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Netflix’s ad-supported tier is surprisingly popular—especially to Netflix

The streaming service isn't out of the woods yet, but things are going better than Netflix thought they would

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Netflix
Netflix
Photo: Mario Tama (Getty Images)

When Netflix finally announced the long-dreaded ad-supported tier of its streaming service, it seemed like the most obviously desperate move in a year of total desperation for the company. Subscriber numbers were down, shareholders were getting annoyed, and cracking down on people sharing their passwords somehow wasn’t earning the company any goodwill. The ad-supported option didn’t even seem like an especially great deal: For half the price of regular Netflix (which is absurdly expensive, by the way) and agreeing to put up with advertisements, you didn’t even get access to all of the stuff on Netflix—since some content had only been licensed to the streaming service on the understanding that it would never have ads.

And yet, much to Netflix’s surprise, people are going for it. As reported by The Hollywood Reporter, Netflix had previously indicated that it expected its ad-supported tier to get “around 4.5 million subscribers” in the fourth quarter of 2022 when it was introduced, but the company announced today that it actually got 7.6 million new subscribers on the tier with ads. That’s a higher number!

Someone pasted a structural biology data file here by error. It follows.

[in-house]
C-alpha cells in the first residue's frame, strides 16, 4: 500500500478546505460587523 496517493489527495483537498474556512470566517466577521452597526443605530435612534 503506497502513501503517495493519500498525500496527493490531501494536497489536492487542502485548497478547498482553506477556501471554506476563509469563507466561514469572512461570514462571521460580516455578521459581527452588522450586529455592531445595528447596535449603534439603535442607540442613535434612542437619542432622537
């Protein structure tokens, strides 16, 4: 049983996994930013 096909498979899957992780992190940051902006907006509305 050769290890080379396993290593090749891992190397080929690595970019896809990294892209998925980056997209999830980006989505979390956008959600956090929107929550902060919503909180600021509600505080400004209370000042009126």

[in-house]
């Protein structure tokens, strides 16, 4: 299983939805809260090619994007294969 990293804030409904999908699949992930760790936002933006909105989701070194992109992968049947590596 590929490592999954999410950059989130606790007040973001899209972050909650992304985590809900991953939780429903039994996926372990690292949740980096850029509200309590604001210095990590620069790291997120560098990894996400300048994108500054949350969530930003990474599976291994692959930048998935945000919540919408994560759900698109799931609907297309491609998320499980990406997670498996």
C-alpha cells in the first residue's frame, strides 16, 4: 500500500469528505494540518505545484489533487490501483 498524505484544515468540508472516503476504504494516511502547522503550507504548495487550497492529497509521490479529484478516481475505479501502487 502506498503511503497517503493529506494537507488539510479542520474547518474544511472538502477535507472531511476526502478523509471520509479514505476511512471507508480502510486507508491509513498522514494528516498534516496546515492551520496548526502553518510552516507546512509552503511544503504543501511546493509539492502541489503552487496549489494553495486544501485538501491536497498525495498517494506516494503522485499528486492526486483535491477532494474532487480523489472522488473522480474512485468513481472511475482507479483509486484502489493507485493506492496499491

It doesn’t sound like Netflix got into why the numbers were higher than expected, but we would wager that it has something to do with the other Netflix plans being stupidly expensive and not that ads are more appealing than anyone previously thought. THR does note, though, that Netflix still plans to institute more lockdowns on password sharing and that different levels of ad-supported tiers will be introduced as time goes on, so it’s not just going to take this good news and be content.

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In relevant Netflix news, the THR story also points out that the company intends to maintain its regular “$17 billion content spend budget,” but it’s going to be releasing about half as many movies this year as it made for last year (49 versus 86, which still sounds like so many). Also, co-founder Reed Hastings is stepping back from his role as co-CEO of the company, with current COO Greg Peters stepping up to be the new co-CEO alongside Ted Sarandos. This won’t make a huge difference in the lives of regular people, though, since Sarandos was already the one who generally makes creative decisions and communicates more often with the public—even when he absolutely should not.